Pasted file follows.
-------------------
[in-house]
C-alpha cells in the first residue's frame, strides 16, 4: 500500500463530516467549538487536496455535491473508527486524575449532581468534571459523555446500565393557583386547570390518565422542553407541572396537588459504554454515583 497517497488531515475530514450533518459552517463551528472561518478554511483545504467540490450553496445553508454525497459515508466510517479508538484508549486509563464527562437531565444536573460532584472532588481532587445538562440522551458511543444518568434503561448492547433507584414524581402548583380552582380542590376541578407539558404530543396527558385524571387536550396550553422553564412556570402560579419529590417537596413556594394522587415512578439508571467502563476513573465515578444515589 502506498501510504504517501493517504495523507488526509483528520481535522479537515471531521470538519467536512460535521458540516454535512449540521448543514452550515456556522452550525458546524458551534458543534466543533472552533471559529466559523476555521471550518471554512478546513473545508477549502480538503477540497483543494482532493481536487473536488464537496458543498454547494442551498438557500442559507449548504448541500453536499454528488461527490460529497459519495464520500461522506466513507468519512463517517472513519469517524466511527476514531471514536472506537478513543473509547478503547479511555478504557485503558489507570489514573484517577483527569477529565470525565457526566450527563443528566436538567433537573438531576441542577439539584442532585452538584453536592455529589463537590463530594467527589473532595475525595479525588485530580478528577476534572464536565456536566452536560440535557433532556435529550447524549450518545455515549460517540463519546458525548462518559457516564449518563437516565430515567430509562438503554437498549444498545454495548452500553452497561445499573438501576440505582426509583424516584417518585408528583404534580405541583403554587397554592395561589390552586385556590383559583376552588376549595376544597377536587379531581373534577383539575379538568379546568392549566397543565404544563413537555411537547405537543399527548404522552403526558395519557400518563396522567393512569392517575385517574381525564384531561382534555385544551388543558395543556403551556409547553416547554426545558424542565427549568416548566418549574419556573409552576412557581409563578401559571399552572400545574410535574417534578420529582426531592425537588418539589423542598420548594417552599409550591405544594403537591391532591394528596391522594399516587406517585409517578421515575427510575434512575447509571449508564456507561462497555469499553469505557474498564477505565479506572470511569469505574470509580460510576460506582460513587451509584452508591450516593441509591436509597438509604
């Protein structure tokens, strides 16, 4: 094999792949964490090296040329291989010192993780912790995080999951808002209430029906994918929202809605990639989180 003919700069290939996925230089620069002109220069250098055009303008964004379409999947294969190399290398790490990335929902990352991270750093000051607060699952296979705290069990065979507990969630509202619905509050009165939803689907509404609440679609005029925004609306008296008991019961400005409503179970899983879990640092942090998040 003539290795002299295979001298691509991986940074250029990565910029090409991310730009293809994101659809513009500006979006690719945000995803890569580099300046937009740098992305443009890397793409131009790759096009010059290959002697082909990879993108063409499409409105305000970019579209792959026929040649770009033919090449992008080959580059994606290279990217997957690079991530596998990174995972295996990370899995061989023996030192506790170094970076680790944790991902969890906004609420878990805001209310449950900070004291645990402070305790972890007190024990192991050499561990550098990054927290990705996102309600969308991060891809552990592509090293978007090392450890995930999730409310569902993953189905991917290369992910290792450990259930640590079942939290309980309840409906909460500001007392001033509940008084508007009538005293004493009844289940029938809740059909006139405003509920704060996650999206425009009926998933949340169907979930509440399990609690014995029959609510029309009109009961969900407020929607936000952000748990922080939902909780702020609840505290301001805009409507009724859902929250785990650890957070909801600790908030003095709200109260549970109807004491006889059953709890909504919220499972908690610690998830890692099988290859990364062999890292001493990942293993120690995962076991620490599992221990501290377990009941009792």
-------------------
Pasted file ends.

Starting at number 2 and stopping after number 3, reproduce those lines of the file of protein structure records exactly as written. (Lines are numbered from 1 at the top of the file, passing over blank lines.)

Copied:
C-alpha cells in the first residue's frame, strides 16, 4: 500500500463530516467549538487536496455535491473508527486524575449532581468534571459523555446500565393557583386547570390518565422542553407541572396537588459504554454515583 497517497488531515475530514450533518459552517463551528472561518478554511483545504467540490450553496445553508454525497459515508466510517479508538484508549486509563464527562437531565444536573460532584472532588481532587445538562440522551458511543444518568434503561448492547433507584414524581402548583380552582380542590376541578407539558404530543396527558385524571387536550396550553422553564412556570402560579419529590417537596413556594394522587415512578439508571467502563476513573465515578444515589 502506498501510504504517501493517504495523507488526509483528520481535522479537515471531521470538519467536512460535521458540516454535512449540521448543514452550515456556522452550525458546524458551534458543534466543533472552533471559529466559523476555521471550518471554512478546513473545508477549502480538503477540497483543494482532493481536487473536488464537496458543498454547494442551498438557500442559507449548504448541500453536499454528488461527490460529497459519495464520500461522506466513507468519512463517517472513519469517524466511527476514531471514536472506537478513543473509547478503547479511555478504557485503558489507570489514573484517577483527569477529565470525565457526566450527563443528566436538567433537573438531576441542577439539584442532585452538584453536592455529589463537590463530594467527589473532595475525595479525588485530580478528577476534572464536565456536566452536560440535557433532556435529550447524549450518545455515549460517540463519546458525548462518559457516564449518563437516565430515567430509562438503554437498549444498545454495548452500553452497561445499573438501576440505582426509583424516584417518585408528583404534580405541583403554587397554592395561589390552586385556590383559583376552588376549595376544597377536587379531581373534577383539575379538568379546568392549566397543565404544563413537555411537547405537543399527548404522552403526558395519557400518563396522567393512569392517575385517574381525564384531561382534555385544551388543558395543556403551556409547553416547554426545558424542565427549568416548566418549574419556573409552576412557581409563578401559571399552572400545574410535574417534578420529582426531592425537588418539589423542598420548594417552599409550591405544594403537591391532591394528596391522594399516587406517585409517578421515575427510575434512575447509571449508564456507561462497555469499553469505557474498564477505565479506572470511569469505574470509580460510576460506582460513587451509584452508591450516593441509591436509597438509604
């Protein structure tokens, strides 16, 4: 094999792949964490090296040329291989010192993780912790995080999951808002209430029906994918929202809605990639989180 003919700069290939996925230089620069002109220069250098055009303008964004379409999947294969190399290398790490990335929902990352991270750093000051607060699952296979705290069990065979507990969630509202619905509050009165939803689907509404609440679609005029925004609306008296008991019961400005409503179970899983879990640092942090998040 003539290795002299295979001298691509991986940074250029990565910029090409991310730009293809994101659809513009500006979006690719945000995803890569580099300046937009740098992305443009890397793409131009790759096009010059290959002697082909990879993108063409499409409105305000970019579209792959026929040649770009033919090449992008080959580059994606290279990217997957690079991530596998990174995972295996990370899995061989023996030192506790170094970076680790944790991902969890906004609420878990805001209310449950900070004291645990402070305790972890007190024990192991050499561990550098990054927290990705996102309600969308991060891809552990592509090293978007090392450890995930999730409310569902993953189905991917290369992910290792450990259930640590079942939290309980309840409906909460500001007392001033509940008084508007009538005293004493009844289940029938809740059909006139405003509920704060996650999206425009009926998933949340169907979930509440399990609690014995029959609510029309009109009961969900407020929607936000952000748990922080939902909780702020609840505290301001805009409507009724859902929250785990650890957070909801600790908030003095709200109260549970109807004491006889059953709890909504919220499972908690610690998830890692099988290859990364062999890292001493990942293993120690995962076991620490599992221990501290377990009941009792």